Dying Light 2’s Post-Apocalypse Would Be More Fun If It Just Let You Hang Out

Dying Light 2’s Post-Apocalypse Would Be More Fun If It Just Let You Hang Out
Why would anyone every want to leave here? (Screenshot: Techland / Kotaku)

I’ve started Dying Light 2 twice now, once on PC, and once on PS5. Both times I’ve had the same struggle: I don’t want to leave that starting location. A few rotting skeletons aside, it’s perfect — it’s where I want to be in an apocalypse. Screw this guy’s missing sister, she’s probably long dead. I want to settle down here, in this autumnal idyll.

There will one day be the post-apocalyptic game I have wanted to play my whole life. A game where there are no zombies, no aliens, no wandering gangs of murderous lunatics — just me, an abandoned planet, and time. As far as I’m concerned, the least interesting thing you can do with a post-apocalyptic storyline is fill it with other people, and I cannot fathom how no one has made the lonely, isolating game of absolute freedom I’ve craved for so long.

Dying Light 2 is that game! For 10 minutes. And then it immediately rushes you onward, toward the big city, a place so populated with humans, let alone zombies, that it feels like a busy Saturday in town. Some apocalypse. It’s just a really bad power cut.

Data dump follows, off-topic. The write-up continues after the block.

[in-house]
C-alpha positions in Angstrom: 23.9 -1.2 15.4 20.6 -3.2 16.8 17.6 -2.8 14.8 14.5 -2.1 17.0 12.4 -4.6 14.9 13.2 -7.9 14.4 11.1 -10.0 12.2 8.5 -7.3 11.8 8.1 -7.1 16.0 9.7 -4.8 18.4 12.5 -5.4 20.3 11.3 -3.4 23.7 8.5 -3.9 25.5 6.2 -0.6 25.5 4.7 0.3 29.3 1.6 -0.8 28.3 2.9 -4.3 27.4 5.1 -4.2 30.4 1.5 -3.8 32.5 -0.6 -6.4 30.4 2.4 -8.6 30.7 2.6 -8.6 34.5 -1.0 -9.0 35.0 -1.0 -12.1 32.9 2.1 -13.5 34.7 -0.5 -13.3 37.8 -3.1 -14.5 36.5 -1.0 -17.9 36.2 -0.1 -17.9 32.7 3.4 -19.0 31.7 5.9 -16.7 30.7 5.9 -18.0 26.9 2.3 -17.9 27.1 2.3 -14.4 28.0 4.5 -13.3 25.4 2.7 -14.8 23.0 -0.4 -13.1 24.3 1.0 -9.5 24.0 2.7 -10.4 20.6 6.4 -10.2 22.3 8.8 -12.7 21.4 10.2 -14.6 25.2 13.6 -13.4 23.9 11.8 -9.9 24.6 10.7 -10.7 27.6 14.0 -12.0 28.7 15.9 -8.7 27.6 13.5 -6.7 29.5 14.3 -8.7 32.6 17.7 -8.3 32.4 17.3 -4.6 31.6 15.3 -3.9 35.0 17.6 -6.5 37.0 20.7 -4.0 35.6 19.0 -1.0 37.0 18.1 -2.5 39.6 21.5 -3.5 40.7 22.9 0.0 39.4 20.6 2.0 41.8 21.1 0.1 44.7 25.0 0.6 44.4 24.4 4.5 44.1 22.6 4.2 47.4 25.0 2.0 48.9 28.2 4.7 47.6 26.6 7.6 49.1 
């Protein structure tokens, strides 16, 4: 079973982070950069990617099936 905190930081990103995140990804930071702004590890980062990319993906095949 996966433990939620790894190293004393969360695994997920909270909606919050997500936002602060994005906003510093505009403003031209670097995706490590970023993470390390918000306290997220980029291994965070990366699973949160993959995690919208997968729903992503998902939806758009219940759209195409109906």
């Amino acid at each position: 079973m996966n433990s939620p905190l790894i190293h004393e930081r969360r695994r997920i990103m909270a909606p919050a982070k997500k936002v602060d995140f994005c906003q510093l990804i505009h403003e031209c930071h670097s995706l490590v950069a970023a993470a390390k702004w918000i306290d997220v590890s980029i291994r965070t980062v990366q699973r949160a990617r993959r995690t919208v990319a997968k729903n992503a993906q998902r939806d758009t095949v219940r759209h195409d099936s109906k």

But, you might wonder, surely without all the usual gaming guff, there wouldn’t be enough to do? Oh my goodness, there would be so much to do.

Image: Fox / KotakuImage: Fox / Kotaku

Remember the first episode of the wonderful The Last Man On Earth? When Will Forte’s character has found a home to live in, and we watch as he moves in his collected items to the enormous vestibule? There’s the rug from the Oval Office, a t-rex skull from the Museum of National History, a Monet, Dorothy’s red shoes, an Egyptian sarcophagus…that!

Then I want to be motivated to leave my chosen home by the opportunity to nose and steal. To rifle through strangers’ drawers, piecing together secrets about the long-gone, then walking into a gallery and taking all the prettiest paintings.

Think about the extraordinary complexity of so many modern open-world games, how they have entire cities to explore, but so little to find inside them. Imagine if the developmental efforts that go into creating fighting systems, reams and reams of tedious NPC dialogue you’re forced to sit through, and all those bloody cutscenes establishing the faction who lives here or whatever, were all replaced by spending time filling everywhere with stuff.

I want Gone Home-level narratives to piece together in house after house. I want Assassin’s Creed: Odyssey realms of details in museums. I’m talking triple-A stuff here, but with a focus not on combat, nor ticking off icons, but on just exploring. Sure, let’s also keep Dying Light 2‘s awesome parkour, but without being chased! Just because I can.

I would live here forever (Screenshot: Techland / Kotaku)I would live here forever (Screenshot: Techland / Kotaku)

I have given probably an unhealthy amount of thought to what I might do were I the last person on Earth. I know, from speaking to many others, that this doesn’t possess the same appeal for them as it does for me. This is perhaps because they aren’t misanthropes or something. In fact, many have told me that in that situation, their first choice would be to die. To escape the horror of being totally alone. Although maybe their kids aren’t as noisy as mine.